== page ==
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U.S. Securities and Exchange Commission


Release No. 46898 / November 25, 2002

Report of Investigation Pursuant to Section 21(a)
of the Securities Exchange Act of 1934:
Motorola, Inc.

I. Introduction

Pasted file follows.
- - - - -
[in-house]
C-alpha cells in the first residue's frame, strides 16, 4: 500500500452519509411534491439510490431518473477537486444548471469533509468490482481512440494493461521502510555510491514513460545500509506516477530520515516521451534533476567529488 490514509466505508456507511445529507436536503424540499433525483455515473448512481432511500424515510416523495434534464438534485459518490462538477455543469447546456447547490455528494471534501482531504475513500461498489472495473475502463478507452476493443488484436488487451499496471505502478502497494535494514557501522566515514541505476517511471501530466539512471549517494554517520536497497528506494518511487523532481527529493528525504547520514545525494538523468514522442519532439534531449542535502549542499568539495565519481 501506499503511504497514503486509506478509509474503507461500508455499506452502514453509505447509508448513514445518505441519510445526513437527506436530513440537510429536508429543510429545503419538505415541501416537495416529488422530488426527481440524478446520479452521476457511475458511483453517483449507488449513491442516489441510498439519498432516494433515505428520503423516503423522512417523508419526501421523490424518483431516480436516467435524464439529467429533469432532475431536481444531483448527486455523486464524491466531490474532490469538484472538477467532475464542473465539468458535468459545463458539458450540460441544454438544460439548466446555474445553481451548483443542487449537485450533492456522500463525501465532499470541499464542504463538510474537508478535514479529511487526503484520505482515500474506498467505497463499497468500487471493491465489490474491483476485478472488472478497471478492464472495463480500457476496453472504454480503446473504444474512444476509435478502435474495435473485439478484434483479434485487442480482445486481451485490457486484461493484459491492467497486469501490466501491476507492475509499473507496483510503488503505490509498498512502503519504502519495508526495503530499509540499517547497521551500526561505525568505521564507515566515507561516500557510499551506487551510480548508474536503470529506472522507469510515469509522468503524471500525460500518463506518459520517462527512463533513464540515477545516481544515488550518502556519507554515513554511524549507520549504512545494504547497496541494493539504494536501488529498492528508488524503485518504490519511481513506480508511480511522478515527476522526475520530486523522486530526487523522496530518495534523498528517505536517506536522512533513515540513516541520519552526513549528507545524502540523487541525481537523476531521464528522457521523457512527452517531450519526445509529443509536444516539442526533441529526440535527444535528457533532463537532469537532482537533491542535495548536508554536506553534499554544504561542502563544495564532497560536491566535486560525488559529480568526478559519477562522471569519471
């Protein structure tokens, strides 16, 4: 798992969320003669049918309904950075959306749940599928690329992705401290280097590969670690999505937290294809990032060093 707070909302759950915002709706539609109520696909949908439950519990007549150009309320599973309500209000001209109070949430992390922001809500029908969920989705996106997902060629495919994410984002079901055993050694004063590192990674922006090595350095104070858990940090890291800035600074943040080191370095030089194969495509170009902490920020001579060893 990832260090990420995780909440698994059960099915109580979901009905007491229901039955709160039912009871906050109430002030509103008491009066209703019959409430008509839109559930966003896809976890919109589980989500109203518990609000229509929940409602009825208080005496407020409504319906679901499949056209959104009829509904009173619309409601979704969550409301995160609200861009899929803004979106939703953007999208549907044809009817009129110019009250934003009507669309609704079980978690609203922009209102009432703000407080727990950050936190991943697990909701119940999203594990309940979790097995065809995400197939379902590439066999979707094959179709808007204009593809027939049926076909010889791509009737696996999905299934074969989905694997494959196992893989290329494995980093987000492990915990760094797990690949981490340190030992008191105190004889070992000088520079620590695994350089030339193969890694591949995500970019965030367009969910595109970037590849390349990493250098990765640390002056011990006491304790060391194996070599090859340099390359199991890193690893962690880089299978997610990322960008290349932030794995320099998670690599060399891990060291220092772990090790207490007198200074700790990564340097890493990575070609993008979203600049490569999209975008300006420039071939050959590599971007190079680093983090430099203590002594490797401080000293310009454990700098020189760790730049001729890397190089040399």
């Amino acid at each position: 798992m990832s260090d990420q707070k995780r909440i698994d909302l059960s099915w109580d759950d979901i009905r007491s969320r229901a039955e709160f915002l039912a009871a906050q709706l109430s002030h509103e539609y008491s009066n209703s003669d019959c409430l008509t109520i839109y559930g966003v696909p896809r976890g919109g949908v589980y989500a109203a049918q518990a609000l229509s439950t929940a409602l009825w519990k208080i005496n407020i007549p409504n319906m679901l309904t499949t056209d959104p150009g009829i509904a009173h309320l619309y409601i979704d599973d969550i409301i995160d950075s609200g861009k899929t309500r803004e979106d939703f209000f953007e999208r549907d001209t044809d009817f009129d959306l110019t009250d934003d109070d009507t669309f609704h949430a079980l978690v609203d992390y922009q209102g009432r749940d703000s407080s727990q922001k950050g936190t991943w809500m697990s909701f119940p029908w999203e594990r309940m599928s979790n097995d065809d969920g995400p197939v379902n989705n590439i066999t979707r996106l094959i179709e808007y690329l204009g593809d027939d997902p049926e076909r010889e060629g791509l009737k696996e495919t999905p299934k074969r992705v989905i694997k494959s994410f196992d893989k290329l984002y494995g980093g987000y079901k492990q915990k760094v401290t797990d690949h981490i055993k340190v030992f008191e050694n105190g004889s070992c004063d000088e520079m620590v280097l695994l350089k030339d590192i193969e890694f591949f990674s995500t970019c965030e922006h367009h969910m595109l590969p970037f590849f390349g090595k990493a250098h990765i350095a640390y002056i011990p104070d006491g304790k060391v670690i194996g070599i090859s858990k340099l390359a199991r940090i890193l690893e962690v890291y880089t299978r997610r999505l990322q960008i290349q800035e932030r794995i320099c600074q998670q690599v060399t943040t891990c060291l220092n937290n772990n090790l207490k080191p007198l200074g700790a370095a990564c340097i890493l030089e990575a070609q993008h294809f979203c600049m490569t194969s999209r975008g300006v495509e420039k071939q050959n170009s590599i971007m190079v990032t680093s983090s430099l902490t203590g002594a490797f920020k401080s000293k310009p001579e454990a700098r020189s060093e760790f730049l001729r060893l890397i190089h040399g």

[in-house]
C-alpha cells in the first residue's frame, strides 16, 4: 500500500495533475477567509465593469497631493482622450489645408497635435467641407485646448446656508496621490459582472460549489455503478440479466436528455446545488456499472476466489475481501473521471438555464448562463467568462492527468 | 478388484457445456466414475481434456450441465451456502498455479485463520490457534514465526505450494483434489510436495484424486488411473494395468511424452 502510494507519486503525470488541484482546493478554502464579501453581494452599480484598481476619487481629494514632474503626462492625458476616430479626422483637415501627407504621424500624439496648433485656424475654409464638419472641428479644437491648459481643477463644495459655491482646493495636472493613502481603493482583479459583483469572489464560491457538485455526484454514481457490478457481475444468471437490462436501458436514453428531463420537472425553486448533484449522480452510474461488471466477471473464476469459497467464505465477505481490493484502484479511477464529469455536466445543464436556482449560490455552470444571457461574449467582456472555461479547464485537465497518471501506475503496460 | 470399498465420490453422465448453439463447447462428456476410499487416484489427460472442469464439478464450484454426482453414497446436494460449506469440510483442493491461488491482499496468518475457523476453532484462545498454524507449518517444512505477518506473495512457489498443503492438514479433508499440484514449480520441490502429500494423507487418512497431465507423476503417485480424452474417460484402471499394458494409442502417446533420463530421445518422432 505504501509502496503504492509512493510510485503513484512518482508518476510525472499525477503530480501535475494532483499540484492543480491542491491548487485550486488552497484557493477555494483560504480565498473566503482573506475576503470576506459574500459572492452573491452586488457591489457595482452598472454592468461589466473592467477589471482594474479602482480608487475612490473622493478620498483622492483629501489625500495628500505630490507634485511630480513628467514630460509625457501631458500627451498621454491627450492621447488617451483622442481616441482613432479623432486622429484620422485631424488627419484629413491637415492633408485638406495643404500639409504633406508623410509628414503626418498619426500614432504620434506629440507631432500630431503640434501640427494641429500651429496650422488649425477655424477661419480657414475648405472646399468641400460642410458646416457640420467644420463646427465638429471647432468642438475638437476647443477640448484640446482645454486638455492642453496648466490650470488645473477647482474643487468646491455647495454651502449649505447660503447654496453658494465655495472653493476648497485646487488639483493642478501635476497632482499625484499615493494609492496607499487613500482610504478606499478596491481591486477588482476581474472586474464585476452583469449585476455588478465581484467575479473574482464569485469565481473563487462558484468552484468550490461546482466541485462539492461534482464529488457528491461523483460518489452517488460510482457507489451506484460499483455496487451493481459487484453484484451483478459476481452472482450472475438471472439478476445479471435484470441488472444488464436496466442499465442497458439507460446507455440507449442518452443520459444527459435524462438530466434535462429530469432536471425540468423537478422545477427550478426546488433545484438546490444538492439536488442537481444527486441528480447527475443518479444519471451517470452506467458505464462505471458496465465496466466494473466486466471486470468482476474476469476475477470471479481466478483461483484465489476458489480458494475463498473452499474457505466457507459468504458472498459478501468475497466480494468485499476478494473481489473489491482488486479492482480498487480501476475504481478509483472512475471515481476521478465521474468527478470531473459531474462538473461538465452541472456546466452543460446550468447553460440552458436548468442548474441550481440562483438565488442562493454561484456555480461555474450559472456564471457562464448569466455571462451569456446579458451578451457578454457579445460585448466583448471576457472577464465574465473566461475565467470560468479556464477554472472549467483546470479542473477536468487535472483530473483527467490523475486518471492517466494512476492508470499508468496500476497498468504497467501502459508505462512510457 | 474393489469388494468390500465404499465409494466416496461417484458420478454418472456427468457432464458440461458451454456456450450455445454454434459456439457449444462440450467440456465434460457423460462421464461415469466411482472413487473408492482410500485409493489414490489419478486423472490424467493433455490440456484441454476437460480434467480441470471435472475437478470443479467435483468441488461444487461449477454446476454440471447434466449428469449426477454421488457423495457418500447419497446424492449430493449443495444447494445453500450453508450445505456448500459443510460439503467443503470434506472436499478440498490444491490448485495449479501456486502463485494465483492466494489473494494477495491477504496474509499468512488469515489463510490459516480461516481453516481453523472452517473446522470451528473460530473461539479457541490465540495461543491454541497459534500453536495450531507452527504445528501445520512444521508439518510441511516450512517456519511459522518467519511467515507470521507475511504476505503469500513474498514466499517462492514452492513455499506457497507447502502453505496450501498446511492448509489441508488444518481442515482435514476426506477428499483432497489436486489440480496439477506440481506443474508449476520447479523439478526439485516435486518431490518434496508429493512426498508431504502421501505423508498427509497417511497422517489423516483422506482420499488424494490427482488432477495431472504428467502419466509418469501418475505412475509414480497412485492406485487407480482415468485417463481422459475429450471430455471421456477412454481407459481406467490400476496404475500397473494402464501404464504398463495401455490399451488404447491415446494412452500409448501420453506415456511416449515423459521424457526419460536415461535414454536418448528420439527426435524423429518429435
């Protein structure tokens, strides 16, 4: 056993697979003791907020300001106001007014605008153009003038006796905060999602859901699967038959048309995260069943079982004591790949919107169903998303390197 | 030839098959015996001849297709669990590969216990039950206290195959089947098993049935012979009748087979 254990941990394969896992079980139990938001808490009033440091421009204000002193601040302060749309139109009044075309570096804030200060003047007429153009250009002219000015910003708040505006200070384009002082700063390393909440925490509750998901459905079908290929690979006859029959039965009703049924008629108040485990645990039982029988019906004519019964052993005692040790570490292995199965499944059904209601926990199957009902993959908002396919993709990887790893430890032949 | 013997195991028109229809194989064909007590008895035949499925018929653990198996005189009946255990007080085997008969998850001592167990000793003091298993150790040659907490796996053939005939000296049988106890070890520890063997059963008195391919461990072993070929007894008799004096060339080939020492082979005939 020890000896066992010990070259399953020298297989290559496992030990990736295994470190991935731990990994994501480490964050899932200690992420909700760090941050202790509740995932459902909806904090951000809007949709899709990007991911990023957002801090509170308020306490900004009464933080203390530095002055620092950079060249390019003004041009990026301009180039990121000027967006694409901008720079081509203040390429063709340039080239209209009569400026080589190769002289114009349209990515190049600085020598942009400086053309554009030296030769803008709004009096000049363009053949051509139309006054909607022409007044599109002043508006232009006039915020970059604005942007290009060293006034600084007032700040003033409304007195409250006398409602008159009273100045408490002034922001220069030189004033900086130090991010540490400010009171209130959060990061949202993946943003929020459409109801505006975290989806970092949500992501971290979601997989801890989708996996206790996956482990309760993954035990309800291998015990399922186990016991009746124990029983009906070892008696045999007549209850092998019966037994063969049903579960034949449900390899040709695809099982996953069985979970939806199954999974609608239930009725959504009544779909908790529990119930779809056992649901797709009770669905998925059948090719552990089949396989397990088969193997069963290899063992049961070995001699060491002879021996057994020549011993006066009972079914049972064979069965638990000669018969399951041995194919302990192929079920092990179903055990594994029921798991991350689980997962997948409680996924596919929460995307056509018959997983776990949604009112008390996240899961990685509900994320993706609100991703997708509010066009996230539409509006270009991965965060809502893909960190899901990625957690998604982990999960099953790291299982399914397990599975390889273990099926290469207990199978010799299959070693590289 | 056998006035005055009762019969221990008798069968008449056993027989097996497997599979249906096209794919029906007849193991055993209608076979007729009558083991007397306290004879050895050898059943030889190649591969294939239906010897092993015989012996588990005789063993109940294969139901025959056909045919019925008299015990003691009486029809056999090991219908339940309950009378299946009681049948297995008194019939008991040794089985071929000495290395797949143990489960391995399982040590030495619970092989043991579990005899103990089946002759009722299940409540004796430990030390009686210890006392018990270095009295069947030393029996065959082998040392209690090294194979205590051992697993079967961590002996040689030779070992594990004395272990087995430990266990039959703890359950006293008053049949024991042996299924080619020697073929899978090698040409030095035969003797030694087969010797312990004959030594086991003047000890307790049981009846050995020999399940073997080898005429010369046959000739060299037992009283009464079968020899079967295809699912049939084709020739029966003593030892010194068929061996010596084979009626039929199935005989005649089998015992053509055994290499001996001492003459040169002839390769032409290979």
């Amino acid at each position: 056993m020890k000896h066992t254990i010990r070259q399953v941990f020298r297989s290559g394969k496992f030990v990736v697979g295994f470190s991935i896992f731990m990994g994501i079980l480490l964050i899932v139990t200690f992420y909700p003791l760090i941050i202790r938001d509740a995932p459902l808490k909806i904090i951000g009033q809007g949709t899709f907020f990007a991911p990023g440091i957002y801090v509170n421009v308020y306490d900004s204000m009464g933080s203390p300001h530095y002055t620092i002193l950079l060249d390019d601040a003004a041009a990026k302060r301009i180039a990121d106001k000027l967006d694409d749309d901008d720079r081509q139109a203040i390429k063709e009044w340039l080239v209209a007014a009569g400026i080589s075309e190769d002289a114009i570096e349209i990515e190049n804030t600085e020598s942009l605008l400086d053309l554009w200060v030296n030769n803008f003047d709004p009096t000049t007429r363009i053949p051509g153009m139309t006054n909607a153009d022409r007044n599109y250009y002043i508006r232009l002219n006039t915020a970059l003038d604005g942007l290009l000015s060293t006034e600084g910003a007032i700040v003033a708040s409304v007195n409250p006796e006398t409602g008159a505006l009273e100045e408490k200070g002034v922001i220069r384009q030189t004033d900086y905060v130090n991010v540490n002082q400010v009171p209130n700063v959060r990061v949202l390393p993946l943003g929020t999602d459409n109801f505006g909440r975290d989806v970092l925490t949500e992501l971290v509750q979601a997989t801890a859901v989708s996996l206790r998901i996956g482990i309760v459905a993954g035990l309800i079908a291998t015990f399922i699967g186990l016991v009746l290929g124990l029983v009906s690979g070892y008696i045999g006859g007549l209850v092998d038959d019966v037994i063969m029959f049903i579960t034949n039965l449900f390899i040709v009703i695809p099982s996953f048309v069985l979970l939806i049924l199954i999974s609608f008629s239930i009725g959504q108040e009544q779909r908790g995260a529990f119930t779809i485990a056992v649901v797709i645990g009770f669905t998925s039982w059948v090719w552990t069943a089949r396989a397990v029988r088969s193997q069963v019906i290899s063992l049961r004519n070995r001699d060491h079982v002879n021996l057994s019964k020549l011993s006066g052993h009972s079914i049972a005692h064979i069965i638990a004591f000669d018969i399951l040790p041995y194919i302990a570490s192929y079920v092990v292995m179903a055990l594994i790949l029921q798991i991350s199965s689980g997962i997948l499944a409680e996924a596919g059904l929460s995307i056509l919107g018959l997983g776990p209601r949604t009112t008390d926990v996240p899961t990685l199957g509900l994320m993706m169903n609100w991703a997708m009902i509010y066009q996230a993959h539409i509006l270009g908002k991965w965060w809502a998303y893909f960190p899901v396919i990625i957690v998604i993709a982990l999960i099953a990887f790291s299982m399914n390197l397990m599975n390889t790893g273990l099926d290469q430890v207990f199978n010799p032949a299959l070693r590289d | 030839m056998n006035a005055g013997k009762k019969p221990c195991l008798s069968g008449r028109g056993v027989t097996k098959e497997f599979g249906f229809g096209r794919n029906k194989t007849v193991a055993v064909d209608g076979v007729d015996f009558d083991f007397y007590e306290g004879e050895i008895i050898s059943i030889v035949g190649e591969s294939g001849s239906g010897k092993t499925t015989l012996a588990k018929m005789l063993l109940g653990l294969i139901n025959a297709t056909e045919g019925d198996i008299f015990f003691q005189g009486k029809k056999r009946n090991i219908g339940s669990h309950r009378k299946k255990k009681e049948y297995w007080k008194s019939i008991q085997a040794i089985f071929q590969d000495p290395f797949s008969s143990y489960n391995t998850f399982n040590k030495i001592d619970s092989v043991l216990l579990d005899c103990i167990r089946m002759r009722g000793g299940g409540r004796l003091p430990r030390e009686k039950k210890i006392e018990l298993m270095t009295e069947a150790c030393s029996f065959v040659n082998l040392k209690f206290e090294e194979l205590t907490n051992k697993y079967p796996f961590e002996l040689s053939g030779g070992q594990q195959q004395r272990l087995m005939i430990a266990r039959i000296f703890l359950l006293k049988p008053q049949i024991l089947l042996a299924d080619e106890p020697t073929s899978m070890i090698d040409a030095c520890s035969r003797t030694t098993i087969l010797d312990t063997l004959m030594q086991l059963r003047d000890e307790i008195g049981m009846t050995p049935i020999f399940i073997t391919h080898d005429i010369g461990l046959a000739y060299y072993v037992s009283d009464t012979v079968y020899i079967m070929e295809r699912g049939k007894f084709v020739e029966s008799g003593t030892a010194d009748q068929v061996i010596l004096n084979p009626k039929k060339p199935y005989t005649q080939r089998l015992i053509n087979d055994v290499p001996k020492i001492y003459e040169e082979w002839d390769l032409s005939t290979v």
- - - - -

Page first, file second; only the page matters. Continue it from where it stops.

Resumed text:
The Division of Enforcement has conducted an investigation into whether Motorola, Inc. ("Motorola") violated the federal securities laws when one of its senior officials selectively disclosed information about the company's quarterly sales and orders during private telephone calls with sell-side analysts in March 2001. During those calls, Motorola's Director of Investor Relations (the "IR Director") told analysts that first quarter sales and orders were down by at least 25%. Previously, in a February 23, 2001 press release and a public conference call, Motorola had said only that sales and orders were experiencing "significant weakness" and that Motorola was likely to miss its earnings estimates of 12 cents per share for the quarter and have an operating loss for the quarter if the order pattern continued. Motorola decided to telephone the analysts and tell them that "significant," as used on February 23, meant a "25% or more" decline because the IR Director had seen the analysts' models and research notes and concluded that the analysts had not understood from the February 23 conference call just how disappointing the results were for the quarter. Motorola specifically decided not to issue a new press release or otherwise make any timely public disclosure of this additional information.